Coal Preparation » Gravity Separation
Low toxicity aqueous solutions were evaluated as potential replacements for white spirit, perchloroethylene, bromoform and tetrabromoethane in laboratory coal float/sink testing. It was confirmed that aqueous caesium formate solutions spanned the required density range for coal float sink testing (1.1 to 2.2 g/mL) and had sufficiently low viscosity (2 to 5cP) to allow effective separations within typical operating times.
Caesium formate solutions were close to neutral (pH 8 to 9), chemically stable under the expected conditions of use, and did not appear to react significantly with coal. Caesium formate and its concentrated solutions are deliquescent. At densities above 1.7 g/mL its solutions gradually absorb moisture, and at lower densities the solutions gradually lose water. Very little change of density was observed for solutions left exposed in the laboratory.
Caesium formate is of low toxicity and appears to be environmentally acceptable. Caesium formate is already commercially available and will be notified to Worksafe Australia to finalise this project.
Coal float sink separations were accomplished effectively with caesium formate solutions at densities from 1.2 to 2.1 g/mL. Caesium formate exhibited a limited hysteresis effect. The effect on measured ash content was coal specific, and a variation of less than one percent would be generally expected.
The use and recovery of a water based reagent is considerably different to the conventionally used volatile organic solvents. Therefore, a significant part of the project was directed at developing coal washing and formate recovery protocols that would allow caesium formate to be used in coal testing laboratories. Recycling procedures involved three steps: (1) washing the caesium formate from the coal, (2) filtering the caesium formate washings, and (3) evaporation to produce caesium formate solutions of the required density.
Batch washing to maximise removal of caesium formate from coal required 7 litres of water for every kilogram of coal washed. A more efficient method was to use a series of countercurrent batch washes, which required only 1.5 litres of water for every kilogram of coal washed. Recoveries of caesium formate using either coal washing method ranged between 50 % for -2 mm coal to 90 % for +4 mm sized coal. Coal immersed in caesium formate solutions retained from 1 mL/kg for coarse coal to 15 mL/kg for fine coal.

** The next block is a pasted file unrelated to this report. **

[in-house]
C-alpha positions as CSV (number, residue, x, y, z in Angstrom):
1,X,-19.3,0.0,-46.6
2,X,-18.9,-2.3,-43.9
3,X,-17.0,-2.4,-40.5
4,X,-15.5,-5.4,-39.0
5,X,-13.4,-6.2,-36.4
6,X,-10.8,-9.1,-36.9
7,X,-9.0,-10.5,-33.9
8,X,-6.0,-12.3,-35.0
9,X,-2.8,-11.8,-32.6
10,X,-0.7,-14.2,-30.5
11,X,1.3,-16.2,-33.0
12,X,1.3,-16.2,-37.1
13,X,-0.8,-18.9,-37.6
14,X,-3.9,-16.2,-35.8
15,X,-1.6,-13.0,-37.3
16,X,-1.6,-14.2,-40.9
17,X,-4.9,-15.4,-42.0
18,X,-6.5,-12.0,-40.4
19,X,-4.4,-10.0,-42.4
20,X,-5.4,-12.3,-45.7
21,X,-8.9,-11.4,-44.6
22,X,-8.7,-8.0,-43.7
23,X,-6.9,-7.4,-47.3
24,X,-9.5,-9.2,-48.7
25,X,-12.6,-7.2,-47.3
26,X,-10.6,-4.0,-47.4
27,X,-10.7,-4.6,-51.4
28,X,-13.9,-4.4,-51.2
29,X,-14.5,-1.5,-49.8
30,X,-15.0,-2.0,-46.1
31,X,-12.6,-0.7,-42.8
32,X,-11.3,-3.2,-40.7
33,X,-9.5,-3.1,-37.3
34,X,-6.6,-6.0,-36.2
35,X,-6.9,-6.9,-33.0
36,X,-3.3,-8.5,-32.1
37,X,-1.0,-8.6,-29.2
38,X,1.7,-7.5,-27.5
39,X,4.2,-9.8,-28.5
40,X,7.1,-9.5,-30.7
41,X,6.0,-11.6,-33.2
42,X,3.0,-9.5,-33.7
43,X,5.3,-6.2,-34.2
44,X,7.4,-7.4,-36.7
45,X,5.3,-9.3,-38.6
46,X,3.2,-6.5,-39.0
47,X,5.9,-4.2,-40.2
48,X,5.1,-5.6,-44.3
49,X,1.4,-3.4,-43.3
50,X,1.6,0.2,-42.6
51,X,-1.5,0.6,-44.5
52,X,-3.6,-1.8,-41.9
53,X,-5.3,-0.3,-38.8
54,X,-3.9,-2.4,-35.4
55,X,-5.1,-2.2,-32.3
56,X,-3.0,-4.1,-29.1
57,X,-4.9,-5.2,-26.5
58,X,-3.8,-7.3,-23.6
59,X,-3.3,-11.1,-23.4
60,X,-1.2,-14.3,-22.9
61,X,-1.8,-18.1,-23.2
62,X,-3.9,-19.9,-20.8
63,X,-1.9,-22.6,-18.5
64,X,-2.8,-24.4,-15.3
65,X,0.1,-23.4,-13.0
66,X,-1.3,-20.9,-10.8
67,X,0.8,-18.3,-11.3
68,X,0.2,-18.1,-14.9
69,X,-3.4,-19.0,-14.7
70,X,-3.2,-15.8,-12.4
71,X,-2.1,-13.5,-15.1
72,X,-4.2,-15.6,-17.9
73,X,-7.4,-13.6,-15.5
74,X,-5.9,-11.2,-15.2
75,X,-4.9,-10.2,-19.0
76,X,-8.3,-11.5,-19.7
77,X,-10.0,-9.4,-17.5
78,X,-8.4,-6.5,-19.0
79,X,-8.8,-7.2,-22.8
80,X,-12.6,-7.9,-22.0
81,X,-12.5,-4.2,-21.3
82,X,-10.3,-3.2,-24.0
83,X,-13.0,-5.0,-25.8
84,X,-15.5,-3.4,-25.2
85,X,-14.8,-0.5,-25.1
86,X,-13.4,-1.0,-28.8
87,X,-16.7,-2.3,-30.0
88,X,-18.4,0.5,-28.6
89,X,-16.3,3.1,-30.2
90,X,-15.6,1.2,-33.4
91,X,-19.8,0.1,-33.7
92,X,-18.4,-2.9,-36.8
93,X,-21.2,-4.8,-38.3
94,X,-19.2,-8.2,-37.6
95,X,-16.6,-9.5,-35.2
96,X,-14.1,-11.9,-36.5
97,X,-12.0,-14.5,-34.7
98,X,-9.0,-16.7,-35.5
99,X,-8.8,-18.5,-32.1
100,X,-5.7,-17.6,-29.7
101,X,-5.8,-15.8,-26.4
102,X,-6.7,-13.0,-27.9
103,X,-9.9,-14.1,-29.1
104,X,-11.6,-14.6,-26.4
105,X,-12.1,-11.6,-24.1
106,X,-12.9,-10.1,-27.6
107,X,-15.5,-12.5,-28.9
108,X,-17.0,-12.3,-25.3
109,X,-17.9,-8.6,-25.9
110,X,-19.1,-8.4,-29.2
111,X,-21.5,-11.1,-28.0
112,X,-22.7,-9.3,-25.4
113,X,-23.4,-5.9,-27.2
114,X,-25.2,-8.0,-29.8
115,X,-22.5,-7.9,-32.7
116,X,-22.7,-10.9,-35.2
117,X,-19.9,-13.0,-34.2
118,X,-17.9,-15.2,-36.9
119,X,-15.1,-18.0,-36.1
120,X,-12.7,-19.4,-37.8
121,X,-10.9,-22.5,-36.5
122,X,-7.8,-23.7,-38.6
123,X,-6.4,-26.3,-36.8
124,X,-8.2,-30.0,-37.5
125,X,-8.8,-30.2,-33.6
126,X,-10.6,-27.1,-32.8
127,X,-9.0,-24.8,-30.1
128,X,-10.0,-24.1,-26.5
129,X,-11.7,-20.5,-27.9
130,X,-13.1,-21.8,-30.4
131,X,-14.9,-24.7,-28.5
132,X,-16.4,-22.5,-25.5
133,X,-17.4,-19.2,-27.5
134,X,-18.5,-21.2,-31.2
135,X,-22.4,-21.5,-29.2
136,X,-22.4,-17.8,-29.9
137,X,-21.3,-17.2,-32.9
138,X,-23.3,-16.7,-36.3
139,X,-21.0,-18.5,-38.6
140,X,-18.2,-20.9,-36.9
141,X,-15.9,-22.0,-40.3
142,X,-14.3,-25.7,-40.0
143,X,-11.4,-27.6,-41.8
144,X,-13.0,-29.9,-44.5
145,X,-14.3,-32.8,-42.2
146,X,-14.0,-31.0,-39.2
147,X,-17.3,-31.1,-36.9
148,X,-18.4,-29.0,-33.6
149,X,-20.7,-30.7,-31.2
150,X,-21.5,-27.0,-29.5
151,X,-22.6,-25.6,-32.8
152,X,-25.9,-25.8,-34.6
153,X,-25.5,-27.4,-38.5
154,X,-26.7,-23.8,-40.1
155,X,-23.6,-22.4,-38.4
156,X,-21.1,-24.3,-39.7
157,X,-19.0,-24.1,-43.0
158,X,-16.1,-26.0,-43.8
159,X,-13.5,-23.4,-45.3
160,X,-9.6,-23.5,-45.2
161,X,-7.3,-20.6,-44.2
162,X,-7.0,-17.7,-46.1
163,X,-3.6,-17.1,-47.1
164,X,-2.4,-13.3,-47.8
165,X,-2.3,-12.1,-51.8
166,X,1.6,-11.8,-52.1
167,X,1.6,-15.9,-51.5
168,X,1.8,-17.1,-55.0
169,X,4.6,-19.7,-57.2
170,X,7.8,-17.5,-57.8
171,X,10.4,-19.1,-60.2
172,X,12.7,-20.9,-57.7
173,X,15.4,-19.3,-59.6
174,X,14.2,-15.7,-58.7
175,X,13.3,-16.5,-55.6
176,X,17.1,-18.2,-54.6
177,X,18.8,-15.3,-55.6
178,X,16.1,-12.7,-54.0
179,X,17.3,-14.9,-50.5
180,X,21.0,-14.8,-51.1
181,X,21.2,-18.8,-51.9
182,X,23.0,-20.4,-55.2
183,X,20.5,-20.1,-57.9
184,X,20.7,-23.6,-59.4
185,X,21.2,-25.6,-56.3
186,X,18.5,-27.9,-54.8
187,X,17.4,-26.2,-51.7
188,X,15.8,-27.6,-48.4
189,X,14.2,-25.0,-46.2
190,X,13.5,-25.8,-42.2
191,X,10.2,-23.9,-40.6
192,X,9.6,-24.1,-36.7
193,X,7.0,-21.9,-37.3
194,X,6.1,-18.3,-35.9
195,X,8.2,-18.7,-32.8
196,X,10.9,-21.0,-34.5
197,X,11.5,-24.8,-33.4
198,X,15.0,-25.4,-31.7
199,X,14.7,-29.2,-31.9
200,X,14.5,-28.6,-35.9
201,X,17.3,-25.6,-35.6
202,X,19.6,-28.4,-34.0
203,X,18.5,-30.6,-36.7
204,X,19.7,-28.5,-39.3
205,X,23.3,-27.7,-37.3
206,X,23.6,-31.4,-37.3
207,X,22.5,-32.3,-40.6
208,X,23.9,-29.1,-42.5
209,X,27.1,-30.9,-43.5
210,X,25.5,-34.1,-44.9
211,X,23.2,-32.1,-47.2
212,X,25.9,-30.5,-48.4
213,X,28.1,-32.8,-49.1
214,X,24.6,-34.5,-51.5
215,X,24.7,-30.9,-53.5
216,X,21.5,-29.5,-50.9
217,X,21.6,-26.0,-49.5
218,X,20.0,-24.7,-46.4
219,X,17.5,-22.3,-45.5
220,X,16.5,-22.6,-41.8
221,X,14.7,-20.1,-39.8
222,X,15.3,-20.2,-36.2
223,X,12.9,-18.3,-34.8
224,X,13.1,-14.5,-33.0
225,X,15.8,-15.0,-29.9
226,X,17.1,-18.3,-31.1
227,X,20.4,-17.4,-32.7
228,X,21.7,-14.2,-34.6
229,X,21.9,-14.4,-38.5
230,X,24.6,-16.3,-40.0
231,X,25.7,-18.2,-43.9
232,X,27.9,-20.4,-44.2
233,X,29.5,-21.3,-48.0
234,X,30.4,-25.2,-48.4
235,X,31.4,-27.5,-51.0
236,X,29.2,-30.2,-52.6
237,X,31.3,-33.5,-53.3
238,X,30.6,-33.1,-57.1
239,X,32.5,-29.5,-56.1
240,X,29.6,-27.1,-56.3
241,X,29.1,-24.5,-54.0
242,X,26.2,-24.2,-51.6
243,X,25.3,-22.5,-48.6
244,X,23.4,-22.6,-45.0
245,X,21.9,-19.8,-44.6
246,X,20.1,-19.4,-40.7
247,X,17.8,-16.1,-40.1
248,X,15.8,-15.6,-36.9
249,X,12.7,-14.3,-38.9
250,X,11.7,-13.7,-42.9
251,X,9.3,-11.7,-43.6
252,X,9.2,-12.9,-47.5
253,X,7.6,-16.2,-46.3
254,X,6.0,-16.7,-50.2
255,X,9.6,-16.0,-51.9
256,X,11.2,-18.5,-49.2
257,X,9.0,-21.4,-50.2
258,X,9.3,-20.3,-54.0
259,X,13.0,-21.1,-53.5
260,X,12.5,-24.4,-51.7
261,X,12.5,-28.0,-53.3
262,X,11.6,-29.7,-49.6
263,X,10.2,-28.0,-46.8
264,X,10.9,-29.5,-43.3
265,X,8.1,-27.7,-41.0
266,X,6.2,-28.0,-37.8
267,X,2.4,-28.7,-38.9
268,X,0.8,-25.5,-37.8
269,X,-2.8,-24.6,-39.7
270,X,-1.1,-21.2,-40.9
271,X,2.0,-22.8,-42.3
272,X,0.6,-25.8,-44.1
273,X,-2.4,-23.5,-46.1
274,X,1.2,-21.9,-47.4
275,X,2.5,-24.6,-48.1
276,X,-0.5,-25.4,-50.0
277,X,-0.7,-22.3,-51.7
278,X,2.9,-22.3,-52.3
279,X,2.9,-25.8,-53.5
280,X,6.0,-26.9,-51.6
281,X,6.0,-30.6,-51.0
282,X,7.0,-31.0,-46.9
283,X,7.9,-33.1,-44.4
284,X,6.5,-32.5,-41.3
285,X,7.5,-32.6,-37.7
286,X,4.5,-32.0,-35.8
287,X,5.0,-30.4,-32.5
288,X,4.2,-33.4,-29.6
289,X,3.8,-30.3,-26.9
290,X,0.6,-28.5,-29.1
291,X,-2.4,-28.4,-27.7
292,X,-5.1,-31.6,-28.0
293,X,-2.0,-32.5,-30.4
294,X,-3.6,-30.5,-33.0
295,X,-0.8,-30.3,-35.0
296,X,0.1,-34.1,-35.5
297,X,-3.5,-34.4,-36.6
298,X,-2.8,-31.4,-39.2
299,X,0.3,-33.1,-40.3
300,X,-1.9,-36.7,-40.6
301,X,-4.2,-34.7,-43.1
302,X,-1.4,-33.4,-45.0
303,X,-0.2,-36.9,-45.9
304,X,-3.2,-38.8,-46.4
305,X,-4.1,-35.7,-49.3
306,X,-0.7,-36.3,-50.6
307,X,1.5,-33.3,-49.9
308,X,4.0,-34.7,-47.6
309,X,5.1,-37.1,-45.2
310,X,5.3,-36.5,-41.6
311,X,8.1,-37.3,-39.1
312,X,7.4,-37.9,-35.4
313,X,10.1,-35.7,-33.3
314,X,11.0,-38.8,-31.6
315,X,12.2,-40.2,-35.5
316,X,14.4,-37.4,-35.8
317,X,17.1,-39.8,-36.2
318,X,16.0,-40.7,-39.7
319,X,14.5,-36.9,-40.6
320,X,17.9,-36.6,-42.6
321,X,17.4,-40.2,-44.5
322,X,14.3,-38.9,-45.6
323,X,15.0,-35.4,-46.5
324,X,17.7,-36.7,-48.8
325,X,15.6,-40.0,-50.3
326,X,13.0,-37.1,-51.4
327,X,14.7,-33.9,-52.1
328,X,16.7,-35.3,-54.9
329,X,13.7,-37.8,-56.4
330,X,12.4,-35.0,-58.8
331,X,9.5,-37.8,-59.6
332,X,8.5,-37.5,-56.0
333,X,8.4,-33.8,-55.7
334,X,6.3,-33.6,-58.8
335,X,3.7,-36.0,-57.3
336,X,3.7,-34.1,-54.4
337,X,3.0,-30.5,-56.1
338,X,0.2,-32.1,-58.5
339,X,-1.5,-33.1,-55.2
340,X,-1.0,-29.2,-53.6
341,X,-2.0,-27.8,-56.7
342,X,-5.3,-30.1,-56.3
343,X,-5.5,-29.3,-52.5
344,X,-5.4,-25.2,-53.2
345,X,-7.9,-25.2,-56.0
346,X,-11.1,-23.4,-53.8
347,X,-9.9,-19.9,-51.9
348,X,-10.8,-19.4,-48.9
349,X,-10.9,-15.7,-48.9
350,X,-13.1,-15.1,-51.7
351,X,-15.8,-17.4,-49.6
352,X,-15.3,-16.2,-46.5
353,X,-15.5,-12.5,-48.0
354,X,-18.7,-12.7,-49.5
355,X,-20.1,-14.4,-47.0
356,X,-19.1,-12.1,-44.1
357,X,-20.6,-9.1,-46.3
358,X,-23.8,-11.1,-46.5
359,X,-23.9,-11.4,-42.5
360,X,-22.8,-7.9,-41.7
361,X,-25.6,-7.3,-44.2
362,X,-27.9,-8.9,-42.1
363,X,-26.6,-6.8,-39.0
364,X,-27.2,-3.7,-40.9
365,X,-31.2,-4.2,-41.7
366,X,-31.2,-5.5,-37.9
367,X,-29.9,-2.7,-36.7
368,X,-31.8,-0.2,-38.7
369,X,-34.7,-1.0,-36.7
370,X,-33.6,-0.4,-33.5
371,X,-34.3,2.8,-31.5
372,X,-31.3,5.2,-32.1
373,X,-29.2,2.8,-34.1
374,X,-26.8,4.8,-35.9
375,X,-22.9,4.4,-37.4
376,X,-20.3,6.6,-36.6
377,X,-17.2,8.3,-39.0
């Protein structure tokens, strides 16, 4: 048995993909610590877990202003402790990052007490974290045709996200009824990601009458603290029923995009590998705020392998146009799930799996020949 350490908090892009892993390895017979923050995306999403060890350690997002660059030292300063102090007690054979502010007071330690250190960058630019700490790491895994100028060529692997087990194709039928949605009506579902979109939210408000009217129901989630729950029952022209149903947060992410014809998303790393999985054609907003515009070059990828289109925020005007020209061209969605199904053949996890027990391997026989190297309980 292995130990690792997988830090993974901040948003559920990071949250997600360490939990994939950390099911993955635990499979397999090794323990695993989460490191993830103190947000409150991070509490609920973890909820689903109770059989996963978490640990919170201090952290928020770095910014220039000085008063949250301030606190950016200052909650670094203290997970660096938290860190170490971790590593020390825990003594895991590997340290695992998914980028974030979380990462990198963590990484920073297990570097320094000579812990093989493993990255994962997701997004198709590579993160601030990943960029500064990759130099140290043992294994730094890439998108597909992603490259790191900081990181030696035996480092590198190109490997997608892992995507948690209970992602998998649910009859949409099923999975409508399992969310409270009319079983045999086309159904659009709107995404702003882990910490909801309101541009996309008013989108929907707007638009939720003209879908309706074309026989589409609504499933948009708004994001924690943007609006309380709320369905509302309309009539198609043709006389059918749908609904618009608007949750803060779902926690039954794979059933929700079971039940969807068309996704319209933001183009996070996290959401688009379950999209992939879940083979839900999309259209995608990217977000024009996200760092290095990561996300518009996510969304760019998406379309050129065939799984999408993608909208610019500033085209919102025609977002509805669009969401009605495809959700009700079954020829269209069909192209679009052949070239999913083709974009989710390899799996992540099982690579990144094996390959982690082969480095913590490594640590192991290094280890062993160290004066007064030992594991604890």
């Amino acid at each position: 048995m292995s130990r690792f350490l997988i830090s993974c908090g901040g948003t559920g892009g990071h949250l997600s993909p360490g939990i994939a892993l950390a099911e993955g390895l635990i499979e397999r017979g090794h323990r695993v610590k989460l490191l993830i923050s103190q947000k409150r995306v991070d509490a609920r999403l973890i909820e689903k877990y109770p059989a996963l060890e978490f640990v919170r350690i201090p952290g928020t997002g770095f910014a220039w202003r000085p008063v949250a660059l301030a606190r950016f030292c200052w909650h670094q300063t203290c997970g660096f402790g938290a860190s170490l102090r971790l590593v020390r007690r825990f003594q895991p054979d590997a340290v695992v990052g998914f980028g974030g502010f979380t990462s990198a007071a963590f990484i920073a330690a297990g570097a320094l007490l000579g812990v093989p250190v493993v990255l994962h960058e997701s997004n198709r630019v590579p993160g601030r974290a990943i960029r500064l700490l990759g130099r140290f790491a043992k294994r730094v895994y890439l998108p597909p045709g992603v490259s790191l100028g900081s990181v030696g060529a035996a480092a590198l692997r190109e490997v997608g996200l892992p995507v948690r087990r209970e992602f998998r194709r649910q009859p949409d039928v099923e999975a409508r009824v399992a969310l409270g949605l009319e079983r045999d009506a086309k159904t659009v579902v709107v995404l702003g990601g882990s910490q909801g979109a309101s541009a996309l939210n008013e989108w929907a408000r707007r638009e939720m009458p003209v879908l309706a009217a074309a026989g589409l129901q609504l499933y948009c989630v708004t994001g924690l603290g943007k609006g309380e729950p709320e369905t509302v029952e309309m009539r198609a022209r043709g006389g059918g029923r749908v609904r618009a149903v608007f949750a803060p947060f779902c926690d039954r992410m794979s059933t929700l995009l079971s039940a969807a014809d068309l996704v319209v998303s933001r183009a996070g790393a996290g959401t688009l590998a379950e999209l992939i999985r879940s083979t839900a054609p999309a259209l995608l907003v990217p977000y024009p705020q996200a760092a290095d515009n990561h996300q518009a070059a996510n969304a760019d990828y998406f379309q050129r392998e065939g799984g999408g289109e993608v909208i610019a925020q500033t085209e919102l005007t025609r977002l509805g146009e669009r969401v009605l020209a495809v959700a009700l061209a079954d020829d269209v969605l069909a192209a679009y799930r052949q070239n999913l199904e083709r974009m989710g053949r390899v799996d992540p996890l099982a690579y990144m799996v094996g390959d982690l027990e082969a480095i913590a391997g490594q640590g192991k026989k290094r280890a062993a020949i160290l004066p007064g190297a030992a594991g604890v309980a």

Filtration of coal fines from caesium formate solutions was assisted by using an anionic polyacrylamide flocculant. Improvement in filtration times and an increase in the filtrate clarity resulted when the flocculant was used. Evaporation rates of up to 2 litres/hour were obtained with a 2kW stainless steel low watt density immersion heater and an air stream.
Potassium formate costs about one tenth of the price of caesium formate and is commercially available. Its use alone in coal separations is limited by a maximum density of 1.57 g/mL, but potassium / caesium formate blends can be used up to 2 g/mL. Potassium formate solutions are slightly more viscous, but otherwise are similar to caesium formate solutions.
A series of comparative float/sink tests carried out by participating coal testing laboratories showed that coal testing with caesium formate is comparable to that with conventional organic liquids. Some difficulties were experienced in washing and drying of coal, and in the recovery of formate solutions. Most problems were due to changing to an aqueous system. The protocols developed during this project demonstrated that the difficulties could be overcome by experience with such an aqueous system.